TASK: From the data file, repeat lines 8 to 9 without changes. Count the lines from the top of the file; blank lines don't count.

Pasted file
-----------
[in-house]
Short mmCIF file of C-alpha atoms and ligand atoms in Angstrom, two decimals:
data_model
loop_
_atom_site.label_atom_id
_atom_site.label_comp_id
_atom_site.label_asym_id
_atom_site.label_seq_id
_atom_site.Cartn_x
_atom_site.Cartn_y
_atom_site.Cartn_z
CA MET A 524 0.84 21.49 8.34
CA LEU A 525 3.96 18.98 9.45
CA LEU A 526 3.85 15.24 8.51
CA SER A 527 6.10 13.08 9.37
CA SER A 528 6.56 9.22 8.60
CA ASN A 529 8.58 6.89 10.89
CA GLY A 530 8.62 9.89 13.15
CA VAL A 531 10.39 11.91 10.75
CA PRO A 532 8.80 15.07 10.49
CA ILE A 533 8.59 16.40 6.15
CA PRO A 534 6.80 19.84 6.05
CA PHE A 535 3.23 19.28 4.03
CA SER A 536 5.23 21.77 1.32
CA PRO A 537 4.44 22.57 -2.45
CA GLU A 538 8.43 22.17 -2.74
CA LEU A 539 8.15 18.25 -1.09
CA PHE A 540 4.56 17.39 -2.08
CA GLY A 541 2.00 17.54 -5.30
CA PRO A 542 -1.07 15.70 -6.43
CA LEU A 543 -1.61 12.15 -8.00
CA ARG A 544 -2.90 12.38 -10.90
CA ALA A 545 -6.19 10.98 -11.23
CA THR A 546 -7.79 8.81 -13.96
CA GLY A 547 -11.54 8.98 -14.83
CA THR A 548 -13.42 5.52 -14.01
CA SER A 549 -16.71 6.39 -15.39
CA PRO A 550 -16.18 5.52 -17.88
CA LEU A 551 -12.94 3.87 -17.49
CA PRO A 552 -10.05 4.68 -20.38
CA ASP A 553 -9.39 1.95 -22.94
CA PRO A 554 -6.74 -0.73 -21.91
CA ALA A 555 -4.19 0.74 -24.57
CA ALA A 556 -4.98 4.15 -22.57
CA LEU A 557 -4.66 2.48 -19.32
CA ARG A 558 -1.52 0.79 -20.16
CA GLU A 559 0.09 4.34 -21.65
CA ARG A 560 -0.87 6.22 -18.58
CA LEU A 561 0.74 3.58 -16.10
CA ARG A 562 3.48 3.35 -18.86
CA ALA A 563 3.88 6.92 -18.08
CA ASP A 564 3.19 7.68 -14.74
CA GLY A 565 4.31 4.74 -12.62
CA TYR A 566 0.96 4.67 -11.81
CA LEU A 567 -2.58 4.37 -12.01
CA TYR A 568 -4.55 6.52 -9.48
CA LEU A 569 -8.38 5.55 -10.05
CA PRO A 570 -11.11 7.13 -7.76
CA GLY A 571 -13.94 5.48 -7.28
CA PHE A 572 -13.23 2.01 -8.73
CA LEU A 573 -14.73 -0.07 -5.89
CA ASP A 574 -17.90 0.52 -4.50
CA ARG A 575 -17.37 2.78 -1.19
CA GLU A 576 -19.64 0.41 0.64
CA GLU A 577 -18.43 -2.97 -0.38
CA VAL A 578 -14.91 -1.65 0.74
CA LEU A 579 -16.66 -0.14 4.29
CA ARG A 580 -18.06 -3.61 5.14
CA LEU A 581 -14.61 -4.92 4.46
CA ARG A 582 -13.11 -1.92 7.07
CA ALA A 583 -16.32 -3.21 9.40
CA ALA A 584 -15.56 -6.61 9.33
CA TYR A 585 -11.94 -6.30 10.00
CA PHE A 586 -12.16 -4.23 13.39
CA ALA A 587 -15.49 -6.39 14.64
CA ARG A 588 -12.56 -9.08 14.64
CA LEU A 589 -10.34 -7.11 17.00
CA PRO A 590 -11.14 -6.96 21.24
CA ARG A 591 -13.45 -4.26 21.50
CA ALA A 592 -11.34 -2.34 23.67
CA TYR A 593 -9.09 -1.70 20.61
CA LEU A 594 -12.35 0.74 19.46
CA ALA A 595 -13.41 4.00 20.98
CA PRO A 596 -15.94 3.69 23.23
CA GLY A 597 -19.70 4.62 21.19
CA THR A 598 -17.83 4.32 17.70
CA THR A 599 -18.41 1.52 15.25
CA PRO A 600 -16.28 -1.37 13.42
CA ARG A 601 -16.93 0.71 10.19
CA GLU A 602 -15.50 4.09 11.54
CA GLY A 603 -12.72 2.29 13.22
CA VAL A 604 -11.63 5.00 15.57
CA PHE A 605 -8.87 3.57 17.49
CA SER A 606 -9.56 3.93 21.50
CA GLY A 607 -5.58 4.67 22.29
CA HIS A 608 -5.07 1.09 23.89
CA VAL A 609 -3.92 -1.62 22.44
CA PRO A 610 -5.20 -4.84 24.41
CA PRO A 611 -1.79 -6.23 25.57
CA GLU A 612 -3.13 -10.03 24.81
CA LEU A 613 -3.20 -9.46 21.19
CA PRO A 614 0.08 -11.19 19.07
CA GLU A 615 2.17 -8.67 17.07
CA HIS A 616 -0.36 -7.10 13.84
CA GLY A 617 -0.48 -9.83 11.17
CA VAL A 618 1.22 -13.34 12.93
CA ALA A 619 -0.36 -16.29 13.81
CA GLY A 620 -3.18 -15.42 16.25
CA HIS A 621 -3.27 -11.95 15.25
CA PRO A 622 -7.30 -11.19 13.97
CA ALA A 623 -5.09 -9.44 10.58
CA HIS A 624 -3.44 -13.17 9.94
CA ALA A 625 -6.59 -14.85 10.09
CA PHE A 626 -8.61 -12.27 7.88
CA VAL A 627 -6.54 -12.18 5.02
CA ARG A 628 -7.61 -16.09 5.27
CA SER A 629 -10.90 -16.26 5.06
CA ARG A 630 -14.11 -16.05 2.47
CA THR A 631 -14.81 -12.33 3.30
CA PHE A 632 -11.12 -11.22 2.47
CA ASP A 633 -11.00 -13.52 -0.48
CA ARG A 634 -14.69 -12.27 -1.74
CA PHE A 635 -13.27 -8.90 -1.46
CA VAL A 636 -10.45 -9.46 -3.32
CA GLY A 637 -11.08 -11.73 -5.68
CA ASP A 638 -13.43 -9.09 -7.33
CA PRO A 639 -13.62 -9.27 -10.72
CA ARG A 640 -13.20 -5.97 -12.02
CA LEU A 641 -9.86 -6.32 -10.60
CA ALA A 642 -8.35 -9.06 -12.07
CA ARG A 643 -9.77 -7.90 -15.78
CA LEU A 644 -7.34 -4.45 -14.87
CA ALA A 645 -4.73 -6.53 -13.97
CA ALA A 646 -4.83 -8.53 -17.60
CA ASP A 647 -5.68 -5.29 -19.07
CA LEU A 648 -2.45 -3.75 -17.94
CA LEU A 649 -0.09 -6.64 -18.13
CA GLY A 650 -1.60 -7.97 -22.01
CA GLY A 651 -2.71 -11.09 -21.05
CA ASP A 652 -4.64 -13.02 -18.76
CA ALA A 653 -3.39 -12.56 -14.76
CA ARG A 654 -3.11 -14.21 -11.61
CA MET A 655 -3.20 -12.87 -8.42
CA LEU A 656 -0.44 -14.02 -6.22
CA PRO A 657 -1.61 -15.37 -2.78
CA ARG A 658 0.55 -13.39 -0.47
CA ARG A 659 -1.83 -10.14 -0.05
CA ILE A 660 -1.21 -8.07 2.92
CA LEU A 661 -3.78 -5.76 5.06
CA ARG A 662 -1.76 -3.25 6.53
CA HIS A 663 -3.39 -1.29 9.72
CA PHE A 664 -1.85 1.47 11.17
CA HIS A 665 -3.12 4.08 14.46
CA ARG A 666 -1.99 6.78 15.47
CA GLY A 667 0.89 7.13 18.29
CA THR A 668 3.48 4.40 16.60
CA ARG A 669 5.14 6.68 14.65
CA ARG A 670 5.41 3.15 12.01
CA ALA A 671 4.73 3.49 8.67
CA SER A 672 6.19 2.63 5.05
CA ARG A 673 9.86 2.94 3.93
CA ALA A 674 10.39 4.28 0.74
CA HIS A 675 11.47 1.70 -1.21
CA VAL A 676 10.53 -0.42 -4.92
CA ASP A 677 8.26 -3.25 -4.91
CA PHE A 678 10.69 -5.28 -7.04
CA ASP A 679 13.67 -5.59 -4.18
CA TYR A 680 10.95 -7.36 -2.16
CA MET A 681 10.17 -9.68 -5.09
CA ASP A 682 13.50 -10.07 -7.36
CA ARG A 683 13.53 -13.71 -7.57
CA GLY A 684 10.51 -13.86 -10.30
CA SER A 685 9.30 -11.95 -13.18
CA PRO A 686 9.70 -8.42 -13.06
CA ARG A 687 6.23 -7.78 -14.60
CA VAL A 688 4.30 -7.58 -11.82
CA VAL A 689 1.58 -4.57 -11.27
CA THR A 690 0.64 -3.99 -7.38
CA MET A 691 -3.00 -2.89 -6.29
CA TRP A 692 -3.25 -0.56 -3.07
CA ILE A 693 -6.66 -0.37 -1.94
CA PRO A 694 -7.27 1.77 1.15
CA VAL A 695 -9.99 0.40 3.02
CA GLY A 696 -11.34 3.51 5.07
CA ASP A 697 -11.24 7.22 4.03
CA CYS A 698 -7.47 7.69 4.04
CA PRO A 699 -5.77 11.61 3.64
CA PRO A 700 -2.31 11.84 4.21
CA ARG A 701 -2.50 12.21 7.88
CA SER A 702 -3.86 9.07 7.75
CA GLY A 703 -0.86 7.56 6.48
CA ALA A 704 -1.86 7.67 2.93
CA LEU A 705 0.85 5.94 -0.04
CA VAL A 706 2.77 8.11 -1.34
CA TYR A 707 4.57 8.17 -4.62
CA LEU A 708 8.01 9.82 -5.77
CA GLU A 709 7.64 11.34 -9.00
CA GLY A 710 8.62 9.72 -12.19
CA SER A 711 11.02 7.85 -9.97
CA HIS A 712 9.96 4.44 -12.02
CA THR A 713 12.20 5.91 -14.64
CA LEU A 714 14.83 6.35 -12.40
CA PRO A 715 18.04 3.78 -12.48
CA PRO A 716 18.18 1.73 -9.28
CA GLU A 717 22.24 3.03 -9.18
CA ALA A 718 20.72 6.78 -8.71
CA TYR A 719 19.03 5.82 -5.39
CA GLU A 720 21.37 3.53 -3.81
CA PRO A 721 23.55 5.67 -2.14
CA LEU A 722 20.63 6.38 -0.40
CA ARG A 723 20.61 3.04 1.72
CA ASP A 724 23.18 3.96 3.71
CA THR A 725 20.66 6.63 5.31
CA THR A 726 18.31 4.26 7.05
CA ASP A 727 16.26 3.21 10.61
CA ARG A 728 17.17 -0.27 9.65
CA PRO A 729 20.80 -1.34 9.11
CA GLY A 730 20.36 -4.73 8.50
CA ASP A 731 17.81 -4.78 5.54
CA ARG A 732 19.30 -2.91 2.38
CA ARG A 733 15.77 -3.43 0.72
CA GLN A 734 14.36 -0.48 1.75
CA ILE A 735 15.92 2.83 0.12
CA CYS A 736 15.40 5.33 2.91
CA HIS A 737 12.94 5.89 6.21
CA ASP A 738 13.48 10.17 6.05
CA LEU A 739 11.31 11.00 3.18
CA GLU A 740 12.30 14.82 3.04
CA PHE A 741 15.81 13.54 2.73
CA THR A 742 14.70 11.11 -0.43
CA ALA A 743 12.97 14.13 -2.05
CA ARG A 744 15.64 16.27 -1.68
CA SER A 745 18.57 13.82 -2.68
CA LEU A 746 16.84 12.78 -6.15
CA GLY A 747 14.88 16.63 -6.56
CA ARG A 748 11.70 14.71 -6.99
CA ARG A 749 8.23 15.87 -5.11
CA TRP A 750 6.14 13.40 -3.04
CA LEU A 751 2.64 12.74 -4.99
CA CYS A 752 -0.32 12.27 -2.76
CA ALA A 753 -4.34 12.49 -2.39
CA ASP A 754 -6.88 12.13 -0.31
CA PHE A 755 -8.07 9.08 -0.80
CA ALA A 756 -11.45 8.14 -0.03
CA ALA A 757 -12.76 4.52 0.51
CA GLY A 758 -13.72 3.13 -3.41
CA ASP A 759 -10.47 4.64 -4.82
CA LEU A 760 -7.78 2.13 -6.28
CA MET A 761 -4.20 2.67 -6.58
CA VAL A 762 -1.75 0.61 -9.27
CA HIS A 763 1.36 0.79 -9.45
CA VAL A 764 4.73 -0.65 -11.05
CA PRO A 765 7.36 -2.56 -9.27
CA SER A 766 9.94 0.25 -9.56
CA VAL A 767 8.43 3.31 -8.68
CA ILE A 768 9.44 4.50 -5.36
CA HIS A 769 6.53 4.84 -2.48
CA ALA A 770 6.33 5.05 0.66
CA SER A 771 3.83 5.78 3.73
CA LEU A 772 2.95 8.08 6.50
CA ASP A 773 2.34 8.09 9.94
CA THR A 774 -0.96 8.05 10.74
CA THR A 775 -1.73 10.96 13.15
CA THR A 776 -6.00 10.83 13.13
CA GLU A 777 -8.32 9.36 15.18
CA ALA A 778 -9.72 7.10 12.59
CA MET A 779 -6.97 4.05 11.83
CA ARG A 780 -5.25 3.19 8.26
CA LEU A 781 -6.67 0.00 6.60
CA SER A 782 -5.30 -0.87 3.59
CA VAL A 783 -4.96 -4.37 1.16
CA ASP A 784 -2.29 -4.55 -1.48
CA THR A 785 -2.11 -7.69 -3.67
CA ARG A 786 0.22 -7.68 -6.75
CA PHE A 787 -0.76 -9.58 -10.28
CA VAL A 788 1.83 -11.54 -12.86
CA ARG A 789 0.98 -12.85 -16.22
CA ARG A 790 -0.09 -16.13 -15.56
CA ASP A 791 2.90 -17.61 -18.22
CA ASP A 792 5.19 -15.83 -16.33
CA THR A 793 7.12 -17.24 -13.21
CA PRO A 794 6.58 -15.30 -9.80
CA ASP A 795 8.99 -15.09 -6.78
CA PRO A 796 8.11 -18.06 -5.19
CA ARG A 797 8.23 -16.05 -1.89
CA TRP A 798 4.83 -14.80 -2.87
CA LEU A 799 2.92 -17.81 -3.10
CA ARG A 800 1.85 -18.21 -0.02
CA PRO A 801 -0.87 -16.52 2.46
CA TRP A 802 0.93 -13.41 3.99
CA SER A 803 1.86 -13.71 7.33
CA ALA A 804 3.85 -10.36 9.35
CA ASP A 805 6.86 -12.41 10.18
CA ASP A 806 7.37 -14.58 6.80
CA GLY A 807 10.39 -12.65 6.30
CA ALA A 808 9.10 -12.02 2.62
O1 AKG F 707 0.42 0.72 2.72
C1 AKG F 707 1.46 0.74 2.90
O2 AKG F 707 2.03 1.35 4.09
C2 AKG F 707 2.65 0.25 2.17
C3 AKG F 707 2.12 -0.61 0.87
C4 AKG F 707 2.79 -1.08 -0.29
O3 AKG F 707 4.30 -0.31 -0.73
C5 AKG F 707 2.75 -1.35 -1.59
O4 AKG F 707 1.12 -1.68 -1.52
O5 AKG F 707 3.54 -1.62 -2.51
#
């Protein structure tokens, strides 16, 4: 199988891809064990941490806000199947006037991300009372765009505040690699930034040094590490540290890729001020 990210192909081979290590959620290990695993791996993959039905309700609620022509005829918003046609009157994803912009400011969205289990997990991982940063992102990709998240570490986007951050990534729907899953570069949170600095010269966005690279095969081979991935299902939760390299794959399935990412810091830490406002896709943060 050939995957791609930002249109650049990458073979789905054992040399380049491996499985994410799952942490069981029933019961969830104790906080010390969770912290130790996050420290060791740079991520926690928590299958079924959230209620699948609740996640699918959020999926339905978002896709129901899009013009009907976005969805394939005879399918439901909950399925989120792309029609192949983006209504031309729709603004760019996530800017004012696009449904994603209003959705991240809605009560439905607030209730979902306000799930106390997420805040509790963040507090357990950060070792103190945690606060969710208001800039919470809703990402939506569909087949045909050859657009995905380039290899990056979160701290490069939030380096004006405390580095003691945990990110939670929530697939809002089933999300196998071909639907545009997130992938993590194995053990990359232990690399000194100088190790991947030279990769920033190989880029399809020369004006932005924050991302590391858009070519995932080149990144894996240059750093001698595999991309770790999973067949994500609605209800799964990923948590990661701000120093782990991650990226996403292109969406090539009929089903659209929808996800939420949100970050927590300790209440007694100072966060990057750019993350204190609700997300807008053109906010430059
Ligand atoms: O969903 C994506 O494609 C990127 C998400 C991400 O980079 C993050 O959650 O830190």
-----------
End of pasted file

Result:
_atom_site.label_seq_id
_atom_site.Cartn_x